Today in History:

67 Series I Volume X-I Serial 10 - Shiloh Part I


men and teams were completely exhausted, and men did not take their supper, being too much fatigued to cook it. Both men and horses lay down to rest, and had they been obliged to have moved 2 miles farther many must have perished by the road-side. Lanphere's Michigan battery took up their line of march, with General Carter's brigade, on June 11, and, following a part of the way the same route, had similar difficulties to overcome.

On June 13, crossed the Pine Mountain, and only had the misfortune to break one caisson trail and two caisson wheels and camped at night at Boston. On June 15 passed Big Creek Gap with considerable difficulty, being obliged to halt for three hours to repair a caisson trail which was broken in an impassable part of the road and obliged the brigade to rest. On the 16th reached camp near Rogers' Gap. On going into camp an alarm was given upon supposition that the train was attacked, and the column was reversed and position taken in woods, where we remained until 10 p.m., when we moved forward and went into camp.

At 1.30 o'clock a.m., June 18, Foster's battery and the siege battery took up line of march with the Twenty-sixth Brigade, under command of Colonel De Courcy; Wetmore's battery, with the Twenty-seventh Brigade, under command of Brigadier-General Baird, and Lanphere's battery, with the Twenty-fourth Brigade, under command of Brigadier-General Carter, for the purpose of marching on the enemy,who were encamped about 8 miles up Powell's Valley from Rogers' Gap,where they were said to be in considerable force, but upon our arriving there found they had fled with great rapidity. We then marched to Cumberland Gap (which had been evacuated but a few hours previously) with Colonel De Courcy, and there Foster's battery saluted the Stars and Stripes with thirty-four guns.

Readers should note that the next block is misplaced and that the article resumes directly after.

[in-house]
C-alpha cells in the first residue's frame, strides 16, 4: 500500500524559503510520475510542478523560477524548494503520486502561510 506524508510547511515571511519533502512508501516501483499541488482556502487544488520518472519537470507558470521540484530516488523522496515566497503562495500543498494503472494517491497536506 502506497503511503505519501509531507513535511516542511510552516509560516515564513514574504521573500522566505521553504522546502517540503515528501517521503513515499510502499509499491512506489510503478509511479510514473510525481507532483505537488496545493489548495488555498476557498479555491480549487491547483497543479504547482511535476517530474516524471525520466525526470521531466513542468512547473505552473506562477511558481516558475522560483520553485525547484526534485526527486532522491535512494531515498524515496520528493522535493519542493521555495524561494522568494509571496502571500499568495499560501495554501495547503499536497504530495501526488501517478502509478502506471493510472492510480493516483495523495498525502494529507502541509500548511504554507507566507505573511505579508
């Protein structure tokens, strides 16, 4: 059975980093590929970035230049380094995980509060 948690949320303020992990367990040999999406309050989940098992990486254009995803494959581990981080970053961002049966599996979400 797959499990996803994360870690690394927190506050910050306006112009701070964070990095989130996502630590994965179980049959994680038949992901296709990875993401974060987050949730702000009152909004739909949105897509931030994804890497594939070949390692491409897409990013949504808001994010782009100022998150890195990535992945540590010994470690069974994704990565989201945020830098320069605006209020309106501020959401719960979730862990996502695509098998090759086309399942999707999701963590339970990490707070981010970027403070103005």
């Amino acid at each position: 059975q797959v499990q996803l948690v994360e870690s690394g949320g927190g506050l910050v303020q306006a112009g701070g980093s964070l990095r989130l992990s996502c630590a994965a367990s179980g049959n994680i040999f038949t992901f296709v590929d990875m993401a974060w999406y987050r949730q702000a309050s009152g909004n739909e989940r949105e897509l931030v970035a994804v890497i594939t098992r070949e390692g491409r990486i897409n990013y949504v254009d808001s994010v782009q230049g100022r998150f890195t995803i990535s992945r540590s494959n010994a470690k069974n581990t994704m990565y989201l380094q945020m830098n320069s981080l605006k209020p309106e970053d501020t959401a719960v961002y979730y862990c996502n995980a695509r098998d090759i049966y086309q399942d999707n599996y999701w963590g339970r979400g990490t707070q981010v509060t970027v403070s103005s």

I cannot close my report without bringing to your favorable notice as officers of special merit Lieutenant Anderson and C. B. Kimball, of Foster's First Wisconsin Battery, and Lieutenant Webster, of same battery, commanding the siege battery, Lieutenant Barrows, commanding the Ninth Ohio Battery, and Captain Lanphere, of the Michigan battery, without whose valuable services but little of this arduous march of artillery could have been accomplished. Although we all would have gladly entered an encounter with the enemy, we, as officers of the artillery of this division, believe that more good results will be derived from this bloodless victory than with an encounter, and acknowledge that strategy displays more military skill than fields stained with blood.

Hoping we may always be victorious in the support of our country, I am, most respectfully, your obedient servant,


Captain, First Wisconsin Battery,

Chief of Artillery, Seventh Division, Army of the Ohio.


A. A. G.

No. 4. Report of Brig. General Samuel P. Carter, U. S. Army, commanding Twenty-fourth Brigade, Army of the Ohio, of operations June 8-16.

Camp Cotterell, East Tenn., June 23, 1862.

CAPTAIN: I embrace this the earliest opportunity of submitting the